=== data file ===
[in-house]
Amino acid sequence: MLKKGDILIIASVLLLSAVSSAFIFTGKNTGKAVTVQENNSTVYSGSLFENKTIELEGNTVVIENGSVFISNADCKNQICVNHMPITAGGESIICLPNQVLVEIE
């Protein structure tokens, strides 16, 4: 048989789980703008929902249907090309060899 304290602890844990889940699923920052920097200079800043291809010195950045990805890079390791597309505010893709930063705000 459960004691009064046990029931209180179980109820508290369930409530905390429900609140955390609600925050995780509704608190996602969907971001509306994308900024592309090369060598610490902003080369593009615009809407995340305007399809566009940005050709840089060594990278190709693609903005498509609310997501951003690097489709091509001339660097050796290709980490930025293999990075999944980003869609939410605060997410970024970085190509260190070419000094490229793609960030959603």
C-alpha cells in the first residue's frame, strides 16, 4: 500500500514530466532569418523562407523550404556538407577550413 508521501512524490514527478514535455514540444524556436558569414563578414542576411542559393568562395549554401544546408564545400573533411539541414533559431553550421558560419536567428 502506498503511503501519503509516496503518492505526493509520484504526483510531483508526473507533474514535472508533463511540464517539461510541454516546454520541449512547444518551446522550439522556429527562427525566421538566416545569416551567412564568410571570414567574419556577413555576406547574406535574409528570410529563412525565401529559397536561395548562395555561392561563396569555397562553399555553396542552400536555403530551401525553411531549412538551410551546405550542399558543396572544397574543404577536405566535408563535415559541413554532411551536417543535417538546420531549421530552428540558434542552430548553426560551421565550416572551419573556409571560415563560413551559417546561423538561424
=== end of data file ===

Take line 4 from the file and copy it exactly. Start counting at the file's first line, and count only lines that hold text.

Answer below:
C-alpha cells in the first residue's frame, strides 16, 4: 500500500514530466532569418523562407523550404556538407577550413 508521501512524490514527478514535455514540444524556436558569414563578414542576411542559393568562395549554401544546408564545400573533411539541414533559431553550421558560419536567428 502506498503511503501519503509516496503518492505526493509520484504526483510531483508526473507533474514535472508533463511540464517539461510541454516546454520541449512547444518551446522550439522556429527562427525566421538566416545569416551567412564568410571570414567574419556577413555576406547574406535574409528570410529563412525565401529559397536561395548562395555561392561563396569555397562553399555553396542552400536555403530551401525553411531549412538551410551546405550542399558543396572544397574543404577536405566535408563535415559541413554532411551536417543535417538546420531549421530552428540558434542552430548553426560551421565550416572551419573556409571560415563560413551559417546561423538561424